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Under the hood of React's hooks system

This article was published on Wednesday, November 21, 2018 by Eytan Manor @ The Guild Blog

Looking at the Implementation and Getting to Know It inside Out

We've all heard about it. The new hook system of React 16.7 has made a lot of noise in the
community. We've all tried it and tested it, and got really excited about it and its potential. When
you think about hooks they're kind of magical, somehow React manages your component without even
exposing its instance (no use of this keyword). So how the heck does React does that?

Today I would like to dive into React's implementation of hooks, so we can understand it better. The
problem with magical features is that it's harder to debug a problem once it happens, because it's
backed by a complex stack trace. Thus, by having deep knowledge regards React's new hook system, we
would be able to solve issues fairly quick once we encounter them, or even avoid them in the first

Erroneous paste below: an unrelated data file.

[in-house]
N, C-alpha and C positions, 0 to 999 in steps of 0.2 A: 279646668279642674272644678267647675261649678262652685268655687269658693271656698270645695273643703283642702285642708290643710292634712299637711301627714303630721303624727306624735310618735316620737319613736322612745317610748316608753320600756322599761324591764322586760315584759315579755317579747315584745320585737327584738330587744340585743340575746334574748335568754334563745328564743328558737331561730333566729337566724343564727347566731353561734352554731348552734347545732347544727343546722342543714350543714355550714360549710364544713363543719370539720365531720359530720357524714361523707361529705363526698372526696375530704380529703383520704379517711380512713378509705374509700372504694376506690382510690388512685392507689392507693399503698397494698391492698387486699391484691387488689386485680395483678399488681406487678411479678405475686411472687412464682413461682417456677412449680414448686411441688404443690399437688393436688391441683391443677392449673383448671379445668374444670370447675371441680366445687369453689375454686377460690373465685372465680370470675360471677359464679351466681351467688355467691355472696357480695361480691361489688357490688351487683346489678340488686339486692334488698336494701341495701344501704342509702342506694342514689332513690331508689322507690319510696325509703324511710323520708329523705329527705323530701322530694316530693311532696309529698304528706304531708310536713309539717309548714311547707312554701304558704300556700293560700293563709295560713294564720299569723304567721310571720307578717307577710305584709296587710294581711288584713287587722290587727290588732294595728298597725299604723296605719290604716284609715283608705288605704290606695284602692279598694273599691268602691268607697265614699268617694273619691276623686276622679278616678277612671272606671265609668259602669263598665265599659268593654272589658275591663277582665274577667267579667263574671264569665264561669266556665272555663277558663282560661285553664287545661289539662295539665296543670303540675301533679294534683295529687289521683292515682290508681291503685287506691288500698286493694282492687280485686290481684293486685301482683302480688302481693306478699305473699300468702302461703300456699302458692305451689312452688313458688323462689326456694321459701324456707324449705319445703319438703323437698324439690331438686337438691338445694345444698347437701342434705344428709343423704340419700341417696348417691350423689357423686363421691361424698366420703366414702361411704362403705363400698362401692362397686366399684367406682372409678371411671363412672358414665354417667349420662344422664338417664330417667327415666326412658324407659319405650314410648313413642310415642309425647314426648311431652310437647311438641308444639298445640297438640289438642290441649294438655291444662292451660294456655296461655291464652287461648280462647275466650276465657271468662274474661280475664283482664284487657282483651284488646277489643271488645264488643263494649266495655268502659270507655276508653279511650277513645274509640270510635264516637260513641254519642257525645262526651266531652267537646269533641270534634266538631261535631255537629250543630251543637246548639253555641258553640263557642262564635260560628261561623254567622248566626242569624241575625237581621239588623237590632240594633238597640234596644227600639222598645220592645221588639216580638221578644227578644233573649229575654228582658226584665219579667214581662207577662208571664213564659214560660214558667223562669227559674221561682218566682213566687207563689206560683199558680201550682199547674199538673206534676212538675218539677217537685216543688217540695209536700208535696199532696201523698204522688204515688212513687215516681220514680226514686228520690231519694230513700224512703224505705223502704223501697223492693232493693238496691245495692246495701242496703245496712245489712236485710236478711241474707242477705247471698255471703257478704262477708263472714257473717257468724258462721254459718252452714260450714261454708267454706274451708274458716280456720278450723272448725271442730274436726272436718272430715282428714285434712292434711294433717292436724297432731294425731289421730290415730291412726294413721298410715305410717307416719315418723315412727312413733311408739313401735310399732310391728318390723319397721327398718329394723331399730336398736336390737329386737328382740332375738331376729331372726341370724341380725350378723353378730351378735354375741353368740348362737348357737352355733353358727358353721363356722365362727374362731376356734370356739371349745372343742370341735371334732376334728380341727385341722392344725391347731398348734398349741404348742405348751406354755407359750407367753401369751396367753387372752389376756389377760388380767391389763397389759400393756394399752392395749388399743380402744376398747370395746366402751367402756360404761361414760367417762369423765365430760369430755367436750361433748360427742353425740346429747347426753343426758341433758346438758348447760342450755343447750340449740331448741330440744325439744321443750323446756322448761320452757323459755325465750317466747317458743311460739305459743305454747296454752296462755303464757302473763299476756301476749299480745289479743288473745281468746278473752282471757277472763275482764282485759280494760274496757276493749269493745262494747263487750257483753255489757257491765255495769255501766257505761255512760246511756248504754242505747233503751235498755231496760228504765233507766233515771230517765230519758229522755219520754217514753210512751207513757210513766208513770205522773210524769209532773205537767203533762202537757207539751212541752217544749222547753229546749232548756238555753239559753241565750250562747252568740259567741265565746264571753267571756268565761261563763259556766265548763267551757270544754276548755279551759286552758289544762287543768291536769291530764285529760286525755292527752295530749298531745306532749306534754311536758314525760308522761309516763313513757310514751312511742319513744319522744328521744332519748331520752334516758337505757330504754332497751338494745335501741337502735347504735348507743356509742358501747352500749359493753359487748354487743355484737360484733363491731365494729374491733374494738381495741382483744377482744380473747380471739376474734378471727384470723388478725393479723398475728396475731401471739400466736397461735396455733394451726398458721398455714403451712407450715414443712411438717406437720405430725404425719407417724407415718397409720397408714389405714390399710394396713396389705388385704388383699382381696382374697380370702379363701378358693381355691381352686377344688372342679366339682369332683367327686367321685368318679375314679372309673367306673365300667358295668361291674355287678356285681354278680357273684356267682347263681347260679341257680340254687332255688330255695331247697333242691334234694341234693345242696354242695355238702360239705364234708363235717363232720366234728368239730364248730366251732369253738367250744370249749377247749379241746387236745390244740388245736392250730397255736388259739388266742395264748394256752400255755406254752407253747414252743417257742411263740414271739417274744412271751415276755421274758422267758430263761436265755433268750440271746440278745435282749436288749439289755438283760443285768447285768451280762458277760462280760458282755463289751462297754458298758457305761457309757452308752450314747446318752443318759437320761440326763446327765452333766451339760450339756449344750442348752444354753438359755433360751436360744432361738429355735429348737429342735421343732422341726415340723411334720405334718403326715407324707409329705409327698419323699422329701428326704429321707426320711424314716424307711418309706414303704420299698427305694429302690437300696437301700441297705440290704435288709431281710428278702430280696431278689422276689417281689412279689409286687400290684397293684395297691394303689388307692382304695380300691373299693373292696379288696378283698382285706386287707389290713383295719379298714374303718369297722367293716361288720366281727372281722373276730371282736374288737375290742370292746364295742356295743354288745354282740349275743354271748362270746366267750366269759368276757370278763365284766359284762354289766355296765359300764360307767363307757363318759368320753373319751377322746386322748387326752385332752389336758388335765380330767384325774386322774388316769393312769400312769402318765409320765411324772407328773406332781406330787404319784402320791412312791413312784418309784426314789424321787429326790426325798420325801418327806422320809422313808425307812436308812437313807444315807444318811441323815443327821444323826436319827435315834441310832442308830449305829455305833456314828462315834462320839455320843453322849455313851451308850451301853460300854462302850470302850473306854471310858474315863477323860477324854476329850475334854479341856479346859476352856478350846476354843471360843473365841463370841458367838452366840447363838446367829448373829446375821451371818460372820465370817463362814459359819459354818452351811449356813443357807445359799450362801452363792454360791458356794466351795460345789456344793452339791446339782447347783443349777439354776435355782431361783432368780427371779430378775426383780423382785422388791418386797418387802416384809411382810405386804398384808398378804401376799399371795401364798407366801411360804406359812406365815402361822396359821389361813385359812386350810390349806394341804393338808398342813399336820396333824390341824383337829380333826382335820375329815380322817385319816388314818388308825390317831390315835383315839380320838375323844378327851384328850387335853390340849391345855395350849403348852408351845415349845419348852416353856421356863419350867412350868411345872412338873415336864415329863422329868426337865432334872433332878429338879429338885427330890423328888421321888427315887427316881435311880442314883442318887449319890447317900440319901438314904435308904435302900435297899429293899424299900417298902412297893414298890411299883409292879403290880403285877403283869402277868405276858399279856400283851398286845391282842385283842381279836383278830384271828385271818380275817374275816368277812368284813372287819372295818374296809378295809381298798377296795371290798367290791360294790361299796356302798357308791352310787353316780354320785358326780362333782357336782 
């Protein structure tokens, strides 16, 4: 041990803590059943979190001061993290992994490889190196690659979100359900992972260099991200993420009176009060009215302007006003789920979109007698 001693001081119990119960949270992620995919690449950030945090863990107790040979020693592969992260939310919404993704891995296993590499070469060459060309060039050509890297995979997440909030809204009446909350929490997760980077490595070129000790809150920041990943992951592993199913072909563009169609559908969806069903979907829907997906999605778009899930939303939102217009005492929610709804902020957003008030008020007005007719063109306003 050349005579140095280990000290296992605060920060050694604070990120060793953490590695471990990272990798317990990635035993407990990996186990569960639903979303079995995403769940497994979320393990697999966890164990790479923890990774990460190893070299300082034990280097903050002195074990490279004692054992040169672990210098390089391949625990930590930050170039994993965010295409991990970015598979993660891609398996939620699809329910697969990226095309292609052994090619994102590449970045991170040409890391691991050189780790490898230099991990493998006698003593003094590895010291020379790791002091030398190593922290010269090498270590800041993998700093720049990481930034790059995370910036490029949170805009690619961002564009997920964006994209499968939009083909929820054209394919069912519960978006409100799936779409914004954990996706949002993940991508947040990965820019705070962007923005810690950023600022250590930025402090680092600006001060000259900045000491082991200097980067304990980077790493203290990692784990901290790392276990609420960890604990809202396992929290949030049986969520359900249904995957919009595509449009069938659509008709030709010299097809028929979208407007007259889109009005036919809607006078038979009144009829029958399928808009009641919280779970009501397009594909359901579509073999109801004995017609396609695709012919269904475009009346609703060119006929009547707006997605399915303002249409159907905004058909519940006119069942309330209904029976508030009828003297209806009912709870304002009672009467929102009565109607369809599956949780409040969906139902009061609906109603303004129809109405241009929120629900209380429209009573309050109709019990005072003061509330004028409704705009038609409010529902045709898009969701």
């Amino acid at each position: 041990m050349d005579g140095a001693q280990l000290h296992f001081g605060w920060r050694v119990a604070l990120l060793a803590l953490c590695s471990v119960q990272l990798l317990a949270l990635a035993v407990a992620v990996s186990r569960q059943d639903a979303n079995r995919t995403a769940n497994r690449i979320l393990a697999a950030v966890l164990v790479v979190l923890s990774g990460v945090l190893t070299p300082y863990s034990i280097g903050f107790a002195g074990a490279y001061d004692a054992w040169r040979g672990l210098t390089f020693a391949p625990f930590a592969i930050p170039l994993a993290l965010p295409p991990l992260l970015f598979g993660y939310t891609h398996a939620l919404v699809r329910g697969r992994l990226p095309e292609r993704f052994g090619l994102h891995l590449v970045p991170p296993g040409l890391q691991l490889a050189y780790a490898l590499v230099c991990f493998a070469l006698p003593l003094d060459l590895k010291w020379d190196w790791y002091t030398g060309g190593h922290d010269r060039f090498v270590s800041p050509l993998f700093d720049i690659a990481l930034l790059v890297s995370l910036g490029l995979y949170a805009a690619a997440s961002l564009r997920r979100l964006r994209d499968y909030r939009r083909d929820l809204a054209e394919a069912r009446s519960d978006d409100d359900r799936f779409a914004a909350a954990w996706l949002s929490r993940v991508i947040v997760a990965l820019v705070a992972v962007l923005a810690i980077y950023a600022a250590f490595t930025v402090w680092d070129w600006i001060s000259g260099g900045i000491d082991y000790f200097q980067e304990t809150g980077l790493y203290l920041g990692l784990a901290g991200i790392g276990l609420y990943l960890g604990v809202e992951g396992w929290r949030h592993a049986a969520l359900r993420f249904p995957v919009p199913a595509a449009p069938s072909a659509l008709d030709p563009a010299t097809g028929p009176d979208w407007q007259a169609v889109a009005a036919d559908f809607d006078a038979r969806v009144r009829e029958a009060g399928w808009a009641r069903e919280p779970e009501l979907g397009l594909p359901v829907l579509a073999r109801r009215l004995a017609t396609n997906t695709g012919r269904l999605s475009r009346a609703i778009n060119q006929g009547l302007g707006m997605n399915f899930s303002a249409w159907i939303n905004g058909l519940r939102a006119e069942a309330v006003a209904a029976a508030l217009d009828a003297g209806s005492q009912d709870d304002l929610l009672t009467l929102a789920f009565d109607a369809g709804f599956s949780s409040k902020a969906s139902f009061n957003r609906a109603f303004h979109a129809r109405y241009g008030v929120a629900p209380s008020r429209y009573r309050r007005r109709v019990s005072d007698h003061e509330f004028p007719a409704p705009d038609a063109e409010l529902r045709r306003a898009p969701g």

Before I begin I would just like to say that I'm not a developer/maintainer of React and that my
words should be taken with a grain of salt. I did dive very deeply into the implementation of
React's hooks system, but by all means I can't guarantee that this is how React actually works.
With that said, I've backed my words with proofs and references from React's source code, and
tried to make my arguments as solid as possible.

![](/medium/bca747b6dd5992e26b78942e8ba4f071.png 'A rough schematic representation of React's hooks

First, let's go through the mechanism that ensures that hooks are called within React's scope,
because you'd probably know by now that hooks are meaningless if not called in the right context:

The Dispatcher

The dispatcher is the shared object that contains the hook functions. It will be dynamically
allocated or cleaned up based on the rendering phase of ReactDOM, and it will ensure that the user
doesn't access hooks outside a React component (see

The hooks are enabled/disabled by a flag called enableHooks right before we render the root